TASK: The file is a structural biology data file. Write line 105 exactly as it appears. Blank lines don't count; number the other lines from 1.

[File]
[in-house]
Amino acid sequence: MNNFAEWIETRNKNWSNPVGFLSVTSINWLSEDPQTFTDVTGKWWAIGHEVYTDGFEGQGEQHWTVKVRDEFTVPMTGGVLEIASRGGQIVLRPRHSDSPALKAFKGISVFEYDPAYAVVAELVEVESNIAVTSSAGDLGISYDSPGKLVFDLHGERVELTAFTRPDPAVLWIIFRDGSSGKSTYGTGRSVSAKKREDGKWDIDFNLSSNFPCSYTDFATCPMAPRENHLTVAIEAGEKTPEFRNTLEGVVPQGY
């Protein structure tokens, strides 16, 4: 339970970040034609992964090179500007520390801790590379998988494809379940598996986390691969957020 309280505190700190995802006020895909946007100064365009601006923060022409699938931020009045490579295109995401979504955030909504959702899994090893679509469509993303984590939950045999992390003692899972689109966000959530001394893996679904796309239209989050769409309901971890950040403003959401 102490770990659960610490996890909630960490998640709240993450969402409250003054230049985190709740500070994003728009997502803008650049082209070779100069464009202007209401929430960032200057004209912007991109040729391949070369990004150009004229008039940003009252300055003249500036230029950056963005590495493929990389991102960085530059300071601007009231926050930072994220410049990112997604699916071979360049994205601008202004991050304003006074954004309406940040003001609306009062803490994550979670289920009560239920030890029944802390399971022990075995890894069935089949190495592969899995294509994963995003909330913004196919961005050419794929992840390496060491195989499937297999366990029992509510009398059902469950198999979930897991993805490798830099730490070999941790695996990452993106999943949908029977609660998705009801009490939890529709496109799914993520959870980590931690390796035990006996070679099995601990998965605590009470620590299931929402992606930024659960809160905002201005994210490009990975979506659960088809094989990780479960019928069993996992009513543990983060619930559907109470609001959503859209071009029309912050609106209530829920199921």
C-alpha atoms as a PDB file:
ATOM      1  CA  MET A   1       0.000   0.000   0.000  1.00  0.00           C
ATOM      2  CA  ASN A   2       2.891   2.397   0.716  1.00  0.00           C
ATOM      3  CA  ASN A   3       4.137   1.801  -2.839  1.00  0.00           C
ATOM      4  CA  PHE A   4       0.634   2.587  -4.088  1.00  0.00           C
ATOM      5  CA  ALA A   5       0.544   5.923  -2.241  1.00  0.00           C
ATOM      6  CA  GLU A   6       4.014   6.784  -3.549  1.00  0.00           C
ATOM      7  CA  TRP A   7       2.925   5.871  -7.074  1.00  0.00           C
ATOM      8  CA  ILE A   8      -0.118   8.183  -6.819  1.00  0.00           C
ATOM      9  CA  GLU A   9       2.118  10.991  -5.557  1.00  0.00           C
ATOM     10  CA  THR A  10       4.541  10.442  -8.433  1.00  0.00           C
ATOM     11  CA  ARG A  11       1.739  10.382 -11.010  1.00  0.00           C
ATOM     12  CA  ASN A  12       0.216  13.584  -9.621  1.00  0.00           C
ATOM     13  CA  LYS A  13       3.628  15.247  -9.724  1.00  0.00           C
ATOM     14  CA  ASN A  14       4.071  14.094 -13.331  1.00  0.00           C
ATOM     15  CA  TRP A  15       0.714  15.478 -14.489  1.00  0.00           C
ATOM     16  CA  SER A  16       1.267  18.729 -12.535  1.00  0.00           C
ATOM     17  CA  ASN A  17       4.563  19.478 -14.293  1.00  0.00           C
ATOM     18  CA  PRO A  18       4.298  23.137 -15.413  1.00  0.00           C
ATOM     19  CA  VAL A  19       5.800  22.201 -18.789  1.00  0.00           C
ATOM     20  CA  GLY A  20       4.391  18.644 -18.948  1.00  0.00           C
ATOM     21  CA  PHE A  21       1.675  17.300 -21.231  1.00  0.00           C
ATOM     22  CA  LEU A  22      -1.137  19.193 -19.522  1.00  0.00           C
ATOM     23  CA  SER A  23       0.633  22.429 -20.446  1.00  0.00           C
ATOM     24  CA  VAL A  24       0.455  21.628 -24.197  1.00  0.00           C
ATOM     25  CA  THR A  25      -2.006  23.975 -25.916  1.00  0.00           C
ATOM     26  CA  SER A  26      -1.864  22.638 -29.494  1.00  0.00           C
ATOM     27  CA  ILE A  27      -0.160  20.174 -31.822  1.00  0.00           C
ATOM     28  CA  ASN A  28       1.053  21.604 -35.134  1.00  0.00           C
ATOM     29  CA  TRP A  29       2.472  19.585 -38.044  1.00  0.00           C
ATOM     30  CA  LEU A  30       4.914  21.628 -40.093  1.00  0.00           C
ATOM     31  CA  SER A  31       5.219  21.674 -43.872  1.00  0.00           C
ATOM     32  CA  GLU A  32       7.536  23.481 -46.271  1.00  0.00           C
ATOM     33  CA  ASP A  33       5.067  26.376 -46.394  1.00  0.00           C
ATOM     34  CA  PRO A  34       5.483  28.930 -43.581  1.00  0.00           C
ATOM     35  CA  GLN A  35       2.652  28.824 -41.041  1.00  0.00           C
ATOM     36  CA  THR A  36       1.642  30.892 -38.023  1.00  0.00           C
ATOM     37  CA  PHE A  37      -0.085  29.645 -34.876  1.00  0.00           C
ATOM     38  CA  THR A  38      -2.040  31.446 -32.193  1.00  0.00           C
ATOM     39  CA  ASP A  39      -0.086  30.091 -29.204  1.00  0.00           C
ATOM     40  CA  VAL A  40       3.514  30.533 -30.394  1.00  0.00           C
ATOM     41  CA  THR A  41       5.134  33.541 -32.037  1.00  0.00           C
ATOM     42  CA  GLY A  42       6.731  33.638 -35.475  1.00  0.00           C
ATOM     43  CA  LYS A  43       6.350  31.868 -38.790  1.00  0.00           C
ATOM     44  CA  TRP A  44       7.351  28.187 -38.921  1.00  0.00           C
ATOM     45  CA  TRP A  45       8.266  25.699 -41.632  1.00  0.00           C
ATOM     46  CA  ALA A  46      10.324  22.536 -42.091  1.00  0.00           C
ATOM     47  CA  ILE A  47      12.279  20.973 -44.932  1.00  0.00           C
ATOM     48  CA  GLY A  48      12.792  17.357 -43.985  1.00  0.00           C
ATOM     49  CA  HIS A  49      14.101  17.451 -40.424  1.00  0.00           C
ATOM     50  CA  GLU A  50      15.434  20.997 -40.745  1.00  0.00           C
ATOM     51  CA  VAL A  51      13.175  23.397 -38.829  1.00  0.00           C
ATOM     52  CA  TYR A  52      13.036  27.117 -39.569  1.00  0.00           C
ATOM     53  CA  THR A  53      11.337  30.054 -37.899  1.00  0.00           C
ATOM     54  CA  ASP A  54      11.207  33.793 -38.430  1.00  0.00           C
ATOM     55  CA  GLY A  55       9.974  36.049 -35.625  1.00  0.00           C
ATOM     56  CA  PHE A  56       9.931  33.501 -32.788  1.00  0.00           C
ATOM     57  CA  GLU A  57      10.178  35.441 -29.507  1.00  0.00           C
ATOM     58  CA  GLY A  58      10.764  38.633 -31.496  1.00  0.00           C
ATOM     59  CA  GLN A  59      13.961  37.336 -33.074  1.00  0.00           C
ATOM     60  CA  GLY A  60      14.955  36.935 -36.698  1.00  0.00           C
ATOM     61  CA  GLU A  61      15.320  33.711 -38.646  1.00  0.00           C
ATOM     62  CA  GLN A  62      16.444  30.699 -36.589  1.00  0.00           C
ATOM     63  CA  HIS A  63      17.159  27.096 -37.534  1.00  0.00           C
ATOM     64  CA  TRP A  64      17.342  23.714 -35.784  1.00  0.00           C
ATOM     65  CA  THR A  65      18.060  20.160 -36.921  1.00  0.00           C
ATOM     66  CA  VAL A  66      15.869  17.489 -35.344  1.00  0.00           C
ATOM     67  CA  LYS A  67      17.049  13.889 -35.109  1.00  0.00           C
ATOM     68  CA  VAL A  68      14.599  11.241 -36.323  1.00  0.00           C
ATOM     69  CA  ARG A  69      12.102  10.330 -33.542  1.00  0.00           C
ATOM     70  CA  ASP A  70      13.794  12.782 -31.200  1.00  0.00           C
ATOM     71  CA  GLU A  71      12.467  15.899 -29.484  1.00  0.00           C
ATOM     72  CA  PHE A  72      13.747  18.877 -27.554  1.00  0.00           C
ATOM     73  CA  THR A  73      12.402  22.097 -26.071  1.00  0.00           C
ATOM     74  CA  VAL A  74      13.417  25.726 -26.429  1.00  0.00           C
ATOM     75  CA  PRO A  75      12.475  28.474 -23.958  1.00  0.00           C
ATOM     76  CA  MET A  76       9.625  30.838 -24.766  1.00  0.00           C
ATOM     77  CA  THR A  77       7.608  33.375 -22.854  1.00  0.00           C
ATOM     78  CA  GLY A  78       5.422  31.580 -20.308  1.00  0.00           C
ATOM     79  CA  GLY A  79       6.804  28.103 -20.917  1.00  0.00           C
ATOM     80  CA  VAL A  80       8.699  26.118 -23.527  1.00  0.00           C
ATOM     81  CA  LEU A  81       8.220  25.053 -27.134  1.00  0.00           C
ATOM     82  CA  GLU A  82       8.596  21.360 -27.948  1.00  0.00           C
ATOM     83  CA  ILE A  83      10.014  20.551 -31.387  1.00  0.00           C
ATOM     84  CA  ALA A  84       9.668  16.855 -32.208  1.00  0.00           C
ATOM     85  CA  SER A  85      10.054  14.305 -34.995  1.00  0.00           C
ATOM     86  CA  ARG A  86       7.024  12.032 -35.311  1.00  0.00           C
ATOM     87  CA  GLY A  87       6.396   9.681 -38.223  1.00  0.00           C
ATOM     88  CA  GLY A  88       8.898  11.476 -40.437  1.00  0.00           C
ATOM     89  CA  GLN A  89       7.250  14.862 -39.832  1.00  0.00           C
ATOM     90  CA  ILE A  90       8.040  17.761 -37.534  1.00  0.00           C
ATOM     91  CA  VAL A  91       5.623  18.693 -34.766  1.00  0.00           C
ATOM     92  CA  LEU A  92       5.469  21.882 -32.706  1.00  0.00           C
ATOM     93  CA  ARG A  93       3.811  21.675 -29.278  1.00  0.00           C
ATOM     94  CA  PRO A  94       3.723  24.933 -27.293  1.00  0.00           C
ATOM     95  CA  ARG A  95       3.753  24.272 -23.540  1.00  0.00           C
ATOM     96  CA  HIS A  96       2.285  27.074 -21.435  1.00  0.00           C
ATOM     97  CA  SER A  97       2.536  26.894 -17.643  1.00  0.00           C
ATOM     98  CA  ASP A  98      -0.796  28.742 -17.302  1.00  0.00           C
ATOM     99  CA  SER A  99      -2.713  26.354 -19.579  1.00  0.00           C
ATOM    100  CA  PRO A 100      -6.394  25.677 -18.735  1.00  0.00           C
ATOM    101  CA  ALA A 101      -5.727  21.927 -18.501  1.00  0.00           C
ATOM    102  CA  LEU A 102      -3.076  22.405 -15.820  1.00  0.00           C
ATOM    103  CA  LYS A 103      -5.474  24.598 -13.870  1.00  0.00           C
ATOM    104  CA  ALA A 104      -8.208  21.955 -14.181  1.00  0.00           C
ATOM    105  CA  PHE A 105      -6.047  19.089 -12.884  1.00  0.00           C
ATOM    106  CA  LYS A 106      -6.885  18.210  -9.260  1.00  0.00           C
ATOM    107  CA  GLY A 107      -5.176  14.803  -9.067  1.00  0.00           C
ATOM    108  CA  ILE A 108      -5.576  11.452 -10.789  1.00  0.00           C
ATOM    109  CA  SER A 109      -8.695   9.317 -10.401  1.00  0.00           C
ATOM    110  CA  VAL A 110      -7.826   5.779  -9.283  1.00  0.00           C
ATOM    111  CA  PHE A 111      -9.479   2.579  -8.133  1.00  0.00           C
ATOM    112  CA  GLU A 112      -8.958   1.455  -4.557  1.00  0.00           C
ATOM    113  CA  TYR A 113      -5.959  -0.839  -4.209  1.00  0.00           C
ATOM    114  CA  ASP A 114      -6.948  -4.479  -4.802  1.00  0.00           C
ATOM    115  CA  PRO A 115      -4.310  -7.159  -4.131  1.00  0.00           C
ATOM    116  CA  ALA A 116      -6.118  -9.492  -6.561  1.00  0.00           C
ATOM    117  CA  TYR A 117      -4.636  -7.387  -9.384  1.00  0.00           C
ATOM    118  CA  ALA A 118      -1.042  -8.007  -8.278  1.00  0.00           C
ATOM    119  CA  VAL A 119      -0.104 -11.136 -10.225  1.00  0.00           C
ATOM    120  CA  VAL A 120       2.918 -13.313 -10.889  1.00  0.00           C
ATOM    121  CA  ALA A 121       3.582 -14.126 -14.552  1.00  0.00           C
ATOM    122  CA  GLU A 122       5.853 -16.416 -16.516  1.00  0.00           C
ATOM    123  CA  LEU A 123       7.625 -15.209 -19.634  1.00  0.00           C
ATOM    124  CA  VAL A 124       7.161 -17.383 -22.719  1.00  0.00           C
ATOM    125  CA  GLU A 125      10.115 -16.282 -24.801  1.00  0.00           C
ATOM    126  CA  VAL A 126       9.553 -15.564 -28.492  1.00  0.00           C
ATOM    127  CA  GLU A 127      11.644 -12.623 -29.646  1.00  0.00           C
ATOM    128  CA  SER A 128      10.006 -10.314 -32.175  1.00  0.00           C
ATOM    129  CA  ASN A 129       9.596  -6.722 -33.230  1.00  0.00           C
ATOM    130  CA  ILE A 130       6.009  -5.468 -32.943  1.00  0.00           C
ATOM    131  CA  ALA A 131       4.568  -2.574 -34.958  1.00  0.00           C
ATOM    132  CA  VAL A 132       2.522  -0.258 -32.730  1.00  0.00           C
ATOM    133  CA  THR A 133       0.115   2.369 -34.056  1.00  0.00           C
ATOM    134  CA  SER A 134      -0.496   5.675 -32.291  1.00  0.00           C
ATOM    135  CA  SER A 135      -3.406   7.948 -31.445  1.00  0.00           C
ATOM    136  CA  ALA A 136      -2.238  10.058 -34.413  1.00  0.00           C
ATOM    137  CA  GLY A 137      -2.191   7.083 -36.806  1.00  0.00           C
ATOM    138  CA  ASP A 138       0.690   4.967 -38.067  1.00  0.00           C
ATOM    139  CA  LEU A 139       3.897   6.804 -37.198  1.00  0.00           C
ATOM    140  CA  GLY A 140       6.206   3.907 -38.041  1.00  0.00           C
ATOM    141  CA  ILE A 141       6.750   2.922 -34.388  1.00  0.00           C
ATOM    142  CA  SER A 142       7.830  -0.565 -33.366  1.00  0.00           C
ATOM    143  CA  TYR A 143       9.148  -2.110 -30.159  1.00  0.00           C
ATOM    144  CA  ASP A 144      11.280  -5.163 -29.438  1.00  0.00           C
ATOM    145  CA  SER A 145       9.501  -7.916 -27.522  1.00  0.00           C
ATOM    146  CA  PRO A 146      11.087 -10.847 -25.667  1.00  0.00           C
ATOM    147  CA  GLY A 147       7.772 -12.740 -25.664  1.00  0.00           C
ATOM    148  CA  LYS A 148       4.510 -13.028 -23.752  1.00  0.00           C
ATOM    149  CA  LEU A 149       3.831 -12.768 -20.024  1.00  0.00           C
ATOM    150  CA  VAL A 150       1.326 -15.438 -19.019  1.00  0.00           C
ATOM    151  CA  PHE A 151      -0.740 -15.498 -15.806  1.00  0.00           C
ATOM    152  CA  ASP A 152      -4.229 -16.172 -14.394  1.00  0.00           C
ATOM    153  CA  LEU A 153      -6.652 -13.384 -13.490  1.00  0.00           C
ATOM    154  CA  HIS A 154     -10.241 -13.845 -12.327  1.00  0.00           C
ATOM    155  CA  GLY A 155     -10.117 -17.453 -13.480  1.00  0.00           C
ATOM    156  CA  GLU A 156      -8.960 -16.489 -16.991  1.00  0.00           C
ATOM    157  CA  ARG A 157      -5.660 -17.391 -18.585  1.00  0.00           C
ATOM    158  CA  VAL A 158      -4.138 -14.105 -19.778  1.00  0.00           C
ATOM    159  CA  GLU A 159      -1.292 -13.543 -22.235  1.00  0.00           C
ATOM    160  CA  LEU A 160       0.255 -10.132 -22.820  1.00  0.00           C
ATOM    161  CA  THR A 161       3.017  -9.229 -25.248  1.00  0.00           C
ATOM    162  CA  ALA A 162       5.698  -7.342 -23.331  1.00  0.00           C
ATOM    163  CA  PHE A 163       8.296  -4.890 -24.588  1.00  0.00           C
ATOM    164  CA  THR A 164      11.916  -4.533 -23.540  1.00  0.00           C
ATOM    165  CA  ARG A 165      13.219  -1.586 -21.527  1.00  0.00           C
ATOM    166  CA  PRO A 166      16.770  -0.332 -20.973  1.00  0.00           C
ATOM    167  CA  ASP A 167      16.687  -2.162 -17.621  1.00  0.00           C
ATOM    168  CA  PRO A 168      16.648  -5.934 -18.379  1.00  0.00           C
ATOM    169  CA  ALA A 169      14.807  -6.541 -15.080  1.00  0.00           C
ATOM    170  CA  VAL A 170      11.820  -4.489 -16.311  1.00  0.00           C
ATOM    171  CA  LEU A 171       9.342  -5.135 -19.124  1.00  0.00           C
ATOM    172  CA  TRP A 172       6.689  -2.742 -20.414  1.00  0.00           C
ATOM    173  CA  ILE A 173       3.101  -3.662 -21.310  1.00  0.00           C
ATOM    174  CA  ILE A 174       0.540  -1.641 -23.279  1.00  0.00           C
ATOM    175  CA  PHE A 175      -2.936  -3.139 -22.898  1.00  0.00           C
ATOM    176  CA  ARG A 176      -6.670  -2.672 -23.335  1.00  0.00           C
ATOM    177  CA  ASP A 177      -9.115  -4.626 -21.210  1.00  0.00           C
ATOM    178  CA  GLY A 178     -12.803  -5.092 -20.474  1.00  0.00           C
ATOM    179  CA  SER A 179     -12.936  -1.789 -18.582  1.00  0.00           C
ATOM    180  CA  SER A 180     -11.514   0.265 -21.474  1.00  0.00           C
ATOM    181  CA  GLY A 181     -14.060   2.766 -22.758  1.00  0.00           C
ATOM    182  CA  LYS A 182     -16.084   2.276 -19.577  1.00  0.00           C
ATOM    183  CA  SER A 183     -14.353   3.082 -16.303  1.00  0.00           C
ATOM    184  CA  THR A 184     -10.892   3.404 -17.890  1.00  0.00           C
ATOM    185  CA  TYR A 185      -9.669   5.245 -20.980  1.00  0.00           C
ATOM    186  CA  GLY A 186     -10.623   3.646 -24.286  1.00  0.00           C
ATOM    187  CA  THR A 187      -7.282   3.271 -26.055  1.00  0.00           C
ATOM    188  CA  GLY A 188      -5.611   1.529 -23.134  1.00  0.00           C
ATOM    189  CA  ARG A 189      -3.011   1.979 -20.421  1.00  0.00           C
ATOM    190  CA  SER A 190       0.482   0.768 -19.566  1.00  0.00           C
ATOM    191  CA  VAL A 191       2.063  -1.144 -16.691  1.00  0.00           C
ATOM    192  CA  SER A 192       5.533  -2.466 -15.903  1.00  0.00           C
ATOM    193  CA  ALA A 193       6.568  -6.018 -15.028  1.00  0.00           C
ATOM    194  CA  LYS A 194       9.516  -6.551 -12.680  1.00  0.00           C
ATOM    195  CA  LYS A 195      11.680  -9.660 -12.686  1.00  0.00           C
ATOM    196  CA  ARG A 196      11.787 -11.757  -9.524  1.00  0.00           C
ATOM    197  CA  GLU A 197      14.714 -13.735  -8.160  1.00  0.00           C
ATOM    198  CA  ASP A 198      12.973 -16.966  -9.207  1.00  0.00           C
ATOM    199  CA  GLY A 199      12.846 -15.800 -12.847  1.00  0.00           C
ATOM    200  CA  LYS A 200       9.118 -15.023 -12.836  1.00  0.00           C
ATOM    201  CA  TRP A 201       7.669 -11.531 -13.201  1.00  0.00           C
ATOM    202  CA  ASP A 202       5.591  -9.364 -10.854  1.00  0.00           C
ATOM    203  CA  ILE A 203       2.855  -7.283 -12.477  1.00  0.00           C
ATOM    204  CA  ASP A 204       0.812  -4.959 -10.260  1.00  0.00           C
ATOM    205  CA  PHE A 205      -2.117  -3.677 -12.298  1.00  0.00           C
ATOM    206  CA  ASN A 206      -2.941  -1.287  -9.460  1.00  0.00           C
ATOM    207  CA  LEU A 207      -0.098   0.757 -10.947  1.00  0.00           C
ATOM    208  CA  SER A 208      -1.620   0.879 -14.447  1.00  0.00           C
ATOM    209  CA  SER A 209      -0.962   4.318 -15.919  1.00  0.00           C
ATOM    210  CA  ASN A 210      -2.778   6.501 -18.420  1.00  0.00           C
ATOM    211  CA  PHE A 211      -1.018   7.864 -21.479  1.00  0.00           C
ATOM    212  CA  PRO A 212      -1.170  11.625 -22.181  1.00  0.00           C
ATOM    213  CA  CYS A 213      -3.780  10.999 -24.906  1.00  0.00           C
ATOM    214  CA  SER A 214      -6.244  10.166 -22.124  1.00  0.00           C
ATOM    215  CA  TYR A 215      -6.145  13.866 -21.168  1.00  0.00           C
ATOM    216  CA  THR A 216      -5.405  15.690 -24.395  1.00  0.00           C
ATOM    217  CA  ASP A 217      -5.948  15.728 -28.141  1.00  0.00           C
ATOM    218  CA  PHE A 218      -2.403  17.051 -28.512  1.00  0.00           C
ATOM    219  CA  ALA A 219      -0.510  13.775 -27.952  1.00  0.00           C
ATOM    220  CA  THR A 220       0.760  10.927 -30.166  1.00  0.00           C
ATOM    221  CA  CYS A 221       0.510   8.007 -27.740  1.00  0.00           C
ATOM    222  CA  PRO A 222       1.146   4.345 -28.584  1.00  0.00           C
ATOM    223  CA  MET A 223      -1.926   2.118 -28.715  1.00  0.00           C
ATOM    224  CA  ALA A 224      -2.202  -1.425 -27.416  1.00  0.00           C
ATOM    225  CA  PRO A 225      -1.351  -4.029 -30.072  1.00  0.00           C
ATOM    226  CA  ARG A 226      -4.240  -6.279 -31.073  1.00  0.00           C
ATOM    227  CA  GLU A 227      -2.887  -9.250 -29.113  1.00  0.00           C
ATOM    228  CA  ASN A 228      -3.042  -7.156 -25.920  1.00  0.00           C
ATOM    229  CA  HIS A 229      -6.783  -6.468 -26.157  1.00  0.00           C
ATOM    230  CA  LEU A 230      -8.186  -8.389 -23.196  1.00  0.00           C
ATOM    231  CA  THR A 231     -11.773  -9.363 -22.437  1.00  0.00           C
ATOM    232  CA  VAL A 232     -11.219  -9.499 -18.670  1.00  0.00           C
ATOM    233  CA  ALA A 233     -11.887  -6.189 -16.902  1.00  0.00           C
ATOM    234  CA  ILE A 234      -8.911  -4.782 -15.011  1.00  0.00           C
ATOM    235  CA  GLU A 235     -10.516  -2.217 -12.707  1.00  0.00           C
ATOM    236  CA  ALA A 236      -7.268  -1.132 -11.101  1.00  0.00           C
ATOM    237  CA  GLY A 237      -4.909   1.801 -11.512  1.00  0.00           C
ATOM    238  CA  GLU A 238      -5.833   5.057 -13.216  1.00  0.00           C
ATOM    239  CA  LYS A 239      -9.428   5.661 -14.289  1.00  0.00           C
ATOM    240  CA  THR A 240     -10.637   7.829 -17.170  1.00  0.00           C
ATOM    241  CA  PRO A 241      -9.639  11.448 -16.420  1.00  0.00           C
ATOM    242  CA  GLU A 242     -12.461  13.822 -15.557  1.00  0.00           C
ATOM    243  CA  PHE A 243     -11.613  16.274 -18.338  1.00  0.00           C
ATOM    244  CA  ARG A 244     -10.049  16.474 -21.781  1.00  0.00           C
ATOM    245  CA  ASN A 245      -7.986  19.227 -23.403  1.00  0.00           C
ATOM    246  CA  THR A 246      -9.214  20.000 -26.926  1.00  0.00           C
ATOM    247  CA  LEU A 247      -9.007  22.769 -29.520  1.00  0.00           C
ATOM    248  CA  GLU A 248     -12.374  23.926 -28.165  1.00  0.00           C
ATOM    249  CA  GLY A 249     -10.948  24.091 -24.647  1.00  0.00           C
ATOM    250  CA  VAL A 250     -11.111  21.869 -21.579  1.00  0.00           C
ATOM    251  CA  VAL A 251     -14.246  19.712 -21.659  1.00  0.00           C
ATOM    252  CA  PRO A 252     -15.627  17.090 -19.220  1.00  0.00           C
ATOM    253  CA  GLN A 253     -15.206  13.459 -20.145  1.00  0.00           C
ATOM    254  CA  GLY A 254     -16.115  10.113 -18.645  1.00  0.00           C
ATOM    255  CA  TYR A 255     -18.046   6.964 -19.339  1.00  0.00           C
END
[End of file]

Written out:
ATOM    101  CA  ALA A 101      -5.727  21.927 -18.501  1.00  0.00           C